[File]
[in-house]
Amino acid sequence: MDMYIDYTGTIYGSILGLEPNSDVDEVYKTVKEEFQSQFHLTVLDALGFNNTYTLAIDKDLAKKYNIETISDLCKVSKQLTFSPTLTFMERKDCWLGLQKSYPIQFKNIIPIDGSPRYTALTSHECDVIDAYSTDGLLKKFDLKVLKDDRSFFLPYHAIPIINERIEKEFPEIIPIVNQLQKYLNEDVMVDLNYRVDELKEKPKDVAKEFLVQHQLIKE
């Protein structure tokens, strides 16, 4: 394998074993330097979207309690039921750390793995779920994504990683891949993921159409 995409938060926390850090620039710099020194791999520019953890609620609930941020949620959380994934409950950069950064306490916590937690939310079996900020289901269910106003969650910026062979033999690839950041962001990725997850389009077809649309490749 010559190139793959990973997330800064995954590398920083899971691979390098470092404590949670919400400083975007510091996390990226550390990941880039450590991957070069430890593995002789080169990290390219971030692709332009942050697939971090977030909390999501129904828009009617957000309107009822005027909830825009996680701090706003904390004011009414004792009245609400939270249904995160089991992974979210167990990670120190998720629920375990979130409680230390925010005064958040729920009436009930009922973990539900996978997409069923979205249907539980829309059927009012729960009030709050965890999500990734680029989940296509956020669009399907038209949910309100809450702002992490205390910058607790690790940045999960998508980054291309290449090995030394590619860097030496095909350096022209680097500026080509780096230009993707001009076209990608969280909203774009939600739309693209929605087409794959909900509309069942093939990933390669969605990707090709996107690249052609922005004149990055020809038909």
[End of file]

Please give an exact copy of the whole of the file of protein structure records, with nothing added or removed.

[in-house]
Amino acid sequence: MDMYIDYTGTIYGSILGLEPNSDVDEVYKTVKEEFQSQFHLTVLDALGFNNTYTLAIDKDLAKKYNIETISDLCKVSKQLTFSPTLTFMERKDCWLGLQKSYPIQFKNIIPIDGSPRYTALTSHECDVIDAYSTDGLLKKFDLKVLKDDRSFFLPYHAIPIINERIEKEFPEIIPIVNQLQKYLNEDVMVDLNYRVDELKEKPKDVAKEFLVQHQLIKE
């Protein structure tokens, strides 16, 4: 394998074993330097979207309690039921750390793995779920994504990683891949993921159409 995409938060926390850090620039710099020194791999520019953890609620609930941020949620959380994934409950950069950064306490916590937690939310079996900020289901269910106003969650910026062979033999690839950041962001990725997850389009077809649309490749 010559190139793959990973997330800064995954590398920083899971691979390098470092404590949670919400400083975007510091996390990226550390990941880039450590991957070069430890593995002789080169990290390219971030692709332009942050697939971090977030909390999501129904828009009617957000309107009822005027909830825009996680701090706003904390004011009414004792009245609400939270249904995160089991992974979210167990990670120190998720629920375990979130409680230390925010005064958040729920009436009930009922973990539900996978997409069923979205249907539980829309059927009012729960009030709050965890999500990734680029989940296509956020669009399907038209949910309100809450702002992490205390910058607790690790940045999960998508980054291309290449090995030394590619860097030496095909350096022209680097500026080509780096230009993707001009076209990608969280909203774009939600739309693209929605087409794959909900509309069942093939990933390669969605990707090709996107690249052609922005004149990055020809038909």